I’ve already had a number of preliminary discussions with the Premiers and Chief Ministers and it would be the intention of the Government, if returned at the next election, to convene an early meeting of Premiers and Chief Ministers at which the Treasurer and I will outline in more detail the proposals that we have.

In the area of business tax we have made a number of decisions and we have set down a number of goals and objectives. The first thing that I should say about this package, so far as business is concerned, is that it reduces the cost burden of Australian business by an annual amount of $10 billion. What a lot of people still don’t understand is that the cascading effect on business cost of the existing wholesale tax and indirect tax system, you can’t get
them back – once you pay the taxes, you can’t get them back from the Tax Office, they go into your cost base. The advantage of a Goods and Services Tax is that you can get it back.

Could I just give you a simple illustration I have that will resonate with everybody in the room and that is that the savings for business in relation to petrol is worth seven cents a litre. Because seven cents a litre is the per cent, per litre equivalent of the 10 per cent GST. You can’t get that back now but you can with a Goods and Services Tax. So that is of an enormous benefit to business.

There’s a $4.5 billion cost saving for Australian exporters. And at a time when this country has, more than ever in its history, a need to do well by exporters, it is imperative that we take the load off the backs of exporters. And one of the tremendous advantages of this proposal of the Government’s is the way in which it reduces those business costs.

The Treasurer will be outlining to the Business Council tomorrow the way in which we intend to handle and review consultative mechanisms that are alluded to in the document with the business community.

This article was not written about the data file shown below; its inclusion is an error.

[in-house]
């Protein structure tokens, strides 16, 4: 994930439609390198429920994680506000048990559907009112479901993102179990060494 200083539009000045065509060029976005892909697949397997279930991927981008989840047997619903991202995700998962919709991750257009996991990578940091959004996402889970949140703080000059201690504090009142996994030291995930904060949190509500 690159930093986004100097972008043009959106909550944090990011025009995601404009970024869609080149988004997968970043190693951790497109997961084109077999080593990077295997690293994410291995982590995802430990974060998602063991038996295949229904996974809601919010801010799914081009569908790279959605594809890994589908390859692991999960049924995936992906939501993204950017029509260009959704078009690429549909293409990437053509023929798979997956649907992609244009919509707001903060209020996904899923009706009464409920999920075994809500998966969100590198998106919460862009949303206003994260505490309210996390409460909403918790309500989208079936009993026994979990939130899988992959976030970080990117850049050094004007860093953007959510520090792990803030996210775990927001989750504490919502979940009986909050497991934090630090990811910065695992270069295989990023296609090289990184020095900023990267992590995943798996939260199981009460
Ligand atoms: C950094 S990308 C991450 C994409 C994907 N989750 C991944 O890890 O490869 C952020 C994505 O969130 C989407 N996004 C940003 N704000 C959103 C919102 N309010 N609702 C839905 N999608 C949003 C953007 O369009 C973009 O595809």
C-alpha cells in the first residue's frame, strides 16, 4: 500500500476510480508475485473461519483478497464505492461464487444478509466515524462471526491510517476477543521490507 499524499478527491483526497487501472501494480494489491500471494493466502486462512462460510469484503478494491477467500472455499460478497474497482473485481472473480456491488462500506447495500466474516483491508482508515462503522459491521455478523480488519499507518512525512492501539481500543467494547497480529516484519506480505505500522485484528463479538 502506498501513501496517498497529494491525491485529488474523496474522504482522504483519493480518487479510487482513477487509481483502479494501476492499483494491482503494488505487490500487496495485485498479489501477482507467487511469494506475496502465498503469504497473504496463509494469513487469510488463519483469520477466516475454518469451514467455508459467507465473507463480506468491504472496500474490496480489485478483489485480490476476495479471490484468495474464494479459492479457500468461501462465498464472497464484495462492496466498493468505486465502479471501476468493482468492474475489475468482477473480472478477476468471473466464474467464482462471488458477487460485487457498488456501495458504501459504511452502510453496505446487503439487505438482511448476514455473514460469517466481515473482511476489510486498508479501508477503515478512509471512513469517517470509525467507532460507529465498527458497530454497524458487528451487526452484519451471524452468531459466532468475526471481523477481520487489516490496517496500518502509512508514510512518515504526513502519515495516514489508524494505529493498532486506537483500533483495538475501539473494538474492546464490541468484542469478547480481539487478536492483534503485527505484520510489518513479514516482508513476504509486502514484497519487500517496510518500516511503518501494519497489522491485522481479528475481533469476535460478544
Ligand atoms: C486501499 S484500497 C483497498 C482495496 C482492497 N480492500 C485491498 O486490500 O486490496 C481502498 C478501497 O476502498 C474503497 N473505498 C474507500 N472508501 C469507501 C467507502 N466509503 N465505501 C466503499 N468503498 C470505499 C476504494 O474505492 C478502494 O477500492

We have the goal of moving towards a company tax rate of 30 per cent. Obviously in moving towards that there needs to be a consideration of some of the trade-offs that might be involved between achieving that goal and the maintenance of some of the tax preference arrangements that exist under the present legislation. And, quite plainly, different sections of the business community have different views on how that might be achieved.

We have indicated in the document our intention to move to an entity system of taxation, and that’s very important for the future of trust arrangements. We have outlined in the document some proposals whereby trusts, in effect, from the 1st of July, 2000, will be taxed in the same way as companies. Now, those changes are subject to certain provisions which strike, I believe, a fine and correct balance between the need to prevent the abuses that are occurring through the use of trusts but, by the same token, to acknowledge the contribution that those arrangements have made to the viability of many rural and other businesses throughout Australia. And the document details that balance that has been struck. And, in addition, the Treasurer is announcing today some specific measures which are targeted at particular tax avoidance practices using trusts. And we believe that those measures alone will enhance the revenue and make a very significant contribution.

We’ve also, in the document, outlined some of the goals that we have in relation to reform of the capital gains tax, that they once again will be brought up in the review consultation mechanism, about which the Treasurer will have more to say tomorrow. I might also mention in that context that one specific announcement that has been in relation to capital gains tax that will further liberalise the rollover provisions in relation to capital gains tax.